The flu is a viral infection of the nose, throat, trachea and bronchi, and is not treatable with antibiotics. Symptoms include runny nose, sore throat, severe cough and fever as high as 105◦. The flu may also make your child have more muscle pain, headaches and chills than usual colds. For most healthy people, the symptoms are similar to a cold, but more severe, and the onset of the flu is more sudden. The fever usually lasts 5-7 days, the runny or stuffy nose 1-2 weeks and the cough 2-3 weeks. Your physician may recommend oral antiviral medications if symptoms of fever have occurred less than 48 hours. The best way to prevent flu is with yearly vaccination.

How can I take care of my child?

Feeling very sick for the first 5-7 days is common. The treatment of flu is with fever reducers, fluids and rest. Over-the-counter cough and cold medications for children older than 2 years may be beneficial.

Runny nose – Blow nose (or suction for young children). If irritation develops around nostrils, soothe the skin with petroleum jelly; Stuffy/blocked nose – Use saline nasal washes or nose spray to loosen dried mucus, followed by blowing or suctioning nose. Repeat until discharge is clear whenever child can’t breathe through their nose; Cough with Sore throats – refer to Colds. Fever If your child develops a fever over 102◦, use acetaminophen (Tylenol) every 6 hours or ibuprofen (Advil) every 8 hours. Encourage your child to drink extra water to prevent dehydration, and to thin nasal secretions; Use a humidifier if the air in your home is dry. Caution: Do not give aspirin to children and adolescents who might have influenza because it may lead to Reye’s syndrome. Read all medication labels to ensure your child is not receiving multiple does of the same medication. Do not give cold medicine to any child under the age of 2, unless directed by your doctor. Further, cold medicines are not recommended under the age of 2. Over-the-counter decongestants (pseudoephedrine) are not recommended due to potential side effects. Please note that antibiotics are not helpful unless your child develops an ear or sinus infection.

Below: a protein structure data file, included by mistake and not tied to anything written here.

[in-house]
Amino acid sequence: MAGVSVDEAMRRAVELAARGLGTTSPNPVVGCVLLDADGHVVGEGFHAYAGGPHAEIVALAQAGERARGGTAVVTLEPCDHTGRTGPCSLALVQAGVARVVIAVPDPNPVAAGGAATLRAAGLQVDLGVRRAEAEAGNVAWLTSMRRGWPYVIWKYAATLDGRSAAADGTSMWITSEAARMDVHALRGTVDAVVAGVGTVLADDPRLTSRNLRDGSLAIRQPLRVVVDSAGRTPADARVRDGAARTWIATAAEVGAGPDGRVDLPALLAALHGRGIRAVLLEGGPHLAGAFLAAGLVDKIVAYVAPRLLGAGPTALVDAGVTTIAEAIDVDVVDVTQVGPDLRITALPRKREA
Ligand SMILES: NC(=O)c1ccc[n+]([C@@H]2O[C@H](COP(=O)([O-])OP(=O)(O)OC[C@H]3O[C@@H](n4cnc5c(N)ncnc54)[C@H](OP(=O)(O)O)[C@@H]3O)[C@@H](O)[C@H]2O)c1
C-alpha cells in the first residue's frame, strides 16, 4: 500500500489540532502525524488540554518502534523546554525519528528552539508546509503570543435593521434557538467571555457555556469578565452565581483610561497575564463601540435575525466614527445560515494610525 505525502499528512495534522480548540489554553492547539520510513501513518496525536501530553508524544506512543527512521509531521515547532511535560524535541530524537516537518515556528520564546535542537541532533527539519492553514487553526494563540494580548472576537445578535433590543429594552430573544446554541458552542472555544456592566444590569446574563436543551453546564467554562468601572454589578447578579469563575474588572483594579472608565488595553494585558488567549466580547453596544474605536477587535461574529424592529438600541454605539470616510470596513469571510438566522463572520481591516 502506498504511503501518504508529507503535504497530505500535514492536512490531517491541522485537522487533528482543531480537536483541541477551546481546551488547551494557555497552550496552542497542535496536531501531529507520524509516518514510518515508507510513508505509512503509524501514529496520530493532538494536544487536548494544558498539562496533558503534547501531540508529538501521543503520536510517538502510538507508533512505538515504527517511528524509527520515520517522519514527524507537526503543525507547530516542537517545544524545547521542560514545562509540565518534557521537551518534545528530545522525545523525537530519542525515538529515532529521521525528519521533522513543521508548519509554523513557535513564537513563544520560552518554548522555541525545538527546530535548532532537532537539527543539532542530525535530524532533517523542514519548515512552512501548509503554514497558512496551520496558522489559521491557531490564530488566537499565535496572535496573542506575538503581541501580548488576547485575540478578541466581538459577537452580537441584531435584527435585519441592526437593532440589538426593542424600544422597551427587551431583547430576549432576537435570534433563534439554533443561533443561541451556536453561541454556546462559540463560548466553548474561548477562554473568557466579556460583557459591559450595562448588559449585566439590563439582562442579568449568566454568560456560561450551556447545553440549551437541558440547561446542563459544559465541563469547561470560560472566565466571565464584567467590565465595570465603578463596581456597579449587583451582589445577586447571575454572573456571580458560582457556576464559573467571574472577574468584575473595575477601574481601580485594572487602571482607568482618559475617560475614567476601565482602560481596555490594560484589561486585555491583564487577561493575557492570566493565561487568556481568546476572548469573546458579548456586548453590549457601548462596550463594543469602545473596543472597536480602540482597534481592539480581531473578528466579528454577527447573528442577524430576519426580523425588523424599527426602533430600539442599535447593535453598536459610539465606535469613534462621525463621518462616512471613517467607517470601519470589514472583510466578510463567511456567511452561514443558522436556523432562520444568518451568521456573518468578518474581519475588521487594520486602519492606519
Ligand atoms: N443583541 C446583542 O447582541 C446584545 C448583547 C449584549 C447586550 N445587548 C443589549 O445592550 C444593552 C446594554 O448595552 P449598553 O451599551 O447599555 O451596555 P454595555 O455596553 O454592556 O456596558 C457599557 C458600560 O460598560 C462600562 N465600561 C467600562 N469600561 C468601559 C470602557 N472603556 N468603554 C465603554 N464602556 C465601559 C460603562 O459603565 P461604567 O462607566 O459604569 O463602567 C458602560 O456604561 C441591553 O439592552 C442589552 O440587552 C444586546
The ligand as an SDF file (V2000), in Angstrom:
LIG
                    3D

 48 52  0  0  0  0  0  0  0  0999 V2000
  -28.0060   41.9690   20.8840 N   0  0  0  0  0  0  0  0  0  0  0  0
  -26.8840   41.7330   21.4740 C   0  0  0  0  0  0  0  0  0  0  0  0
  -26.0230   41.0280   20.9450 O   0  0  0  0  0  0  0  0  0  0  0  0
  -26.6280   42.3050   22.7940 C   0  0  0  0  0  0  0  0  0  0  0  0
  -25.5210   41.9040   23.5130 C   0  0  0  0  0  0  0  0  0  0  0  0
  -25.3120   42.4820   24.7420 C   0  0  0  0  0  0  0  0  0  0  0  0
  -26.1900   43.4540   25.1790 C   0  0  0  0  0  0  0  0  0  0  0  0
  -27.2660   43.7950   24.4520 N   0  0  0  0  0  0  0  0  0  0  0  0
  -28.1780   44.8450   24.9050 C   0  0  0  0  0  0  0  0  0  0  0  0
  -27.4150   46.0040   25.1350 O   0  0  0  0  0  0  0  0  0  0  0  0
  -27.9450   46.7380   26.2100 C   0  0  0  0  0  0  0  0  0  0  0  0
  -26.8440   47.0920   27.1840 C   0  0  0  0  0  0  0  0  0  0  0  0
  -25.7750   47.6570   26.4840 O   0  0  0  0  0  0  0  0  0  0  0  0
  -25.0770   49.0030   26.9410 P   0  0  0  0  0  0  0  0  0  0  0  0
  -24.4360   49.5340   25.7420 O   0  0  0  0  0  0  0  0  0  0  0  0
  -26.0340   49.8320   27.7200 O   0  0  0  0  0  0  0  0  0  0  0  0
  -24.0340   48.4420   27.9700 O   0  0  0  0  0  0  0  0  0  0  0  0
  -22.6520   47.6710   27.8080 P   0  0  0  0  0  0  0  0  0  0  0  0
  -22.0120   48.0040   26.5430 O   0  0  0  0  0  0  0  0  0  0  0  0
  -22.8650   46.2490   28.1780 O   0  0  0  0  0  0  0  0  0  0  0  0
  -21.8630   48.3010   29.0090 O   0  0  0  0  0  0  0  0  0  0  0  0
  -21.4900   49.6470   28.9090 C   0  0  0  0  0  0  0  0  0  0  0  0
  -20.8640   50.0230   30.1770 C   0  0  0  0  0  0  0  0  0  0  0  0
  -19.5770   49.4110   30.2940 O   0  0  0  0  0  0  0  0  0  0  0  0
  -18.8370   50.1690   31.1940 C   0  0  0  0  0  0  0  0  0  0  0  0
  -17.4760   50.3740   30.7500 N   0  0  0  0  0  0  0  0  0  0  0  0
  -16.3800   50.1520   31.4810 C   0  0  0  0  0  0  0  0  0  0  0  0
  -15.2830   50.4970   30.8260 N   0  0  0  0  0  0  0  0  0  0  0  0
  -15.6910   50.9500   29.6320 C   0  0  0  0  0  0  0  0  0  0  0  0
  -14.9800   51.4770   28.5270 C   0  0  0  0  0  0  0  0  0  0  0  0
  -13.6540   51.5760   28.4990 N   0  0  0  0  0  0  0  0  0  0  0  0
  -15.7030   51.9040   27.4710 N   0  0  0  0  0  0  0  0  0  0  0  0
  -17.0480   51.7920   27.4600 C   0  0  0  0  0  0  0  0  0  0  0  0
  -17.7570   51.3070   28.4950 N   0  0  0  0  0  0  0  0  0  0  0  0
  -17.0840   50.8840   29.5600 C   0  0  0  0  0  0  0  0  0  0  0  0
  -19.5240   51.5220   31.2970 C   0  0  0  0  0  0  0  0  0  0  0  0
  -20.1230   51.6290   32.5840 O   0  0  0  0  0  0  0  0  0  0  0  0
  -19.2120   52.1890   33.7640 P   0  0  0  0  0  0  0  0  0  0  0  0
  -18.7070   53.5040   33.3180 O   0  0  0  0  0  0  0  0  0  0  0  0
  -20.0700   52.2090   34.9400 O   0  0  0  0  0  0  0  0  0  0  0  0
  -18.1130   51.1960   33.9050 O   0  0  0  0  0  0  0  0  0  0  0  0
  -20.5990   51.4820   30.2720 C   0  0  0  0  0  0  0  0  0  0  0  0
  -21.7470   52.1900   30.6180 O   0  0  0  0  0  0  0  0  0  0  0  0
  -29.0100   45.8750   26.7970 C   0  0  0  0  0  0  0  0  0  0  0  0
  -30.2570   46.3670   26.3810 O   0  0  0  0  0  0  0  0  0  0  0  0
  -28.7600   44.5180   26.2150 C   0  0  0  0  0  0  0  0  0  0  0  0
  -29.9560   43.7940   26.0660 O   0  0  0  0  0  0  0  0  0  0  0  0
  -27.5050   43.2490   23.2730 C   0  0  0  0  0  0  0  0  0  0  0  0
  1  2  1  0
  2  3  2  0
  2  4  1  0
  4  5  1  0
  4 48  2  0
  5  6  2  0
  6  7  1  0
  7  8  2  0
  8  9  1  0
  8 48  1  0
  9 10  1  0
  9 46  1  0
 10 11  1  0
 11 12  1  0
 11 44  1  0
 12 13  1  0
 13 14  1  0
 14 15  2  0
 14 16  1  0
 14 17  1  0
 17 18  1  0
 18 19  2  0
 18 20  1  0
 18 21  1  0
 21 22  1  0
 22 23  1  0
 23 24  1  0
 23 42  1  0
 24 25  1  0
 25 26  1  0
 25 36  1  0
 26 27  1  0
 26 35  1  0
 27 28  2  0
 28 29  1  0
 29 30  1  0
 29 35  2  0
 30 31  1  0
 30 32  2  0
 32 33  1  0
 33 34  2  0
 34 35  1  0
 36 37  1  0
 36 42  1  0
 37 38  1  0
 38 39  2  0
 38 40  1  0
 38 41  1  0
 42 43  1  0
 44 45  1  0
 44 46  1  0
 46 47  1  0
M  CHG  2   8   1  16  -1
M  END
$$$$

When to Call

Call during office hours if your child develops any complications such as an earache, sinus pain or pressure, or has a fever lasting more than three days. Call our office immediately if your child:

  • is having moderate trouble breathing because of a stuffy nose.
  • is having signs of dehydration.
  • is extremely lethargic.

Call 9-1-1 immediately if your child:

  • has severe difficulty breathing (struggling for each breath, making grunting noises with each breath, unable to speak or cry because of difficulty breathing or severe retractions).
  • is difficult to awaken or not alert when awake.
  • is very weak (doesn’t move or make eye contact).
  • has blue or dark purple color to the nail beds, lips, gums or face.